Therefore, since we are justified by faith, we have peace with God through our Lord Jesus Christ, through whom we have obtained access to this grace in which we stand; and we boast in our hope of sharing the glory of God.” (Romans 5:1 – 2)

Paul has hopes; hopes for himself and hopes for the people that he is writing to – the Christian believers in Rome. He hopes that their faith has justified them – that is, has granted them the forgiveness and redemption of the Divine. And have this justification through their faith, he hopes they have peace; peace within and peace in their community of faith. And he hopes that when the Lord God Jesus Christ returns, that the glory that belongs to the Divine will be shared with all of them, the faithful. But the road to that place of hope is not easy.

“And not only that, but we also boast in our sufferings, knowing that suffering produces endurance, and endurance produces character, and character produces hope, and hope does not disappoint us, because God’s love has been poured into our hearts through the Holy Spirit that has been given to us.” (Verses 3 – 5)

I am glad, beloved reader, that these verses are simple to understand and therefore simple to write on. My heart is heavy, at this writing, because we (those who live within the United States) are living in tremulous times. The latest round of protests and violence has touched even the “well tucked away on the western coast” city of Eugene, OR that has been home since the last 15 years. To the north of us we have Portland which can be a hotbed of unrest and demonstrations. To the south we have California that has its own political and sociological struggles. But the Willamette Valley where Eugene and other such cities are nestled, it is mostly quiet. But not several nights before this writing. And maybe not for several nights afterwards either. The basis of the protests are for justice for all, and the holding and protecting black lives that have come to be so threatened and endangered.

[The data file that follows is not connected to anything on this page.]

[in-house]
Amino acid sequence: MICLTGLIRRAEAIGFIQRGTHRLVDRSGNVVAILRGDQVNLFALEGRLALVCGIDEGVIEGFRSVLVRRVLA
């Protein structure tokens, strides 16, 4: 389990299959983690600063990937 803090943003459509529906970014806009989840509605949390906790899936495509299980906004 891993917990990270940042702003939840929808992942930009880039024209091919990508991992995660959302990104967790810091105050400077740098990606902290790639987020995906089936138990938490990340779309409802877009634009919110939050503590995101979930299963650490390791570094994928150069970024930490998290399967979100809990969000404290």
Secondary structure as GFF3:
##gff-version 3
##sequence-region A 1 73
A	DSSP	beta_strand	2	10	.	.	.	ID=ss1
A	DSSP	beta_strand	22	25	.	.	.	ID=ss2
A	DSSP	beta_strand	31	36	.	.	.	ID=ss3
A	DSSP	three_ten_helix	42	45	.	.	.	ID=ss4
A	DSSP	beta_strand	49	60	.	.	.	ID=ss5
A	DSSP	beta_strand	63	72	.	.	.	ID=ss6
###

You know, Paul’s next verses present an interesting contrast to these events.

“For while we were still weak, at the right time Christ died for the ungodly. Indeed, rarely will anyone die for a righteous person–though perhaps for a good person someone might actually dare to die.” (Verses 6 – 7)

Who are the “ungodly” in this political landscape? Those who have committed heinous crimes against innocent people causing their death? Well, Paul says Christ died for them. Those who have protested and caused damage to others and property and have flouted then law? Well, Paul says Christ died for them. Those who for good or ill have enforced laws that persecute and oppress others? Well, Paul says Christ died for them.

You see the problem, beloved reader. Whoever we cast as the “villain” in this, Paul says Christ died for those people. Now, we know that Christ died for humanity, so we all get the blessing of redemption and atonement. But no one in this scenario is outside of Christ’s grace.

The other piece of this is . . . . . we don’t get to decide or judge who is righteous. That’s the Lord God’s territory and purview. And because Christ died for them, they have access to that grace. Now, as Paul pointed out, you need to believe in the Lord God, and Jesus Christ, and for that matter the Holy Spirit. And confess your sins, and make right with the Divine. The potential is there for everyone, but not everyone will accept it and live it out. But Paul says,

“But God proves his love for us in that while we still were sinners Christ died for us.” (Verse 8)

What I am trying to point out and say, beloved reader, is that social justice loses its higher nature when one’s (or a group’s) actions negatively impact another (or another group). And that is why my heart is heavy. And while these verses are still “simple” their implication is very complex.

May you, beloved reader, navigate this landscape we live in with care and compassion. And may the Holy Presence of the Divine lead you! Shalom & Selah!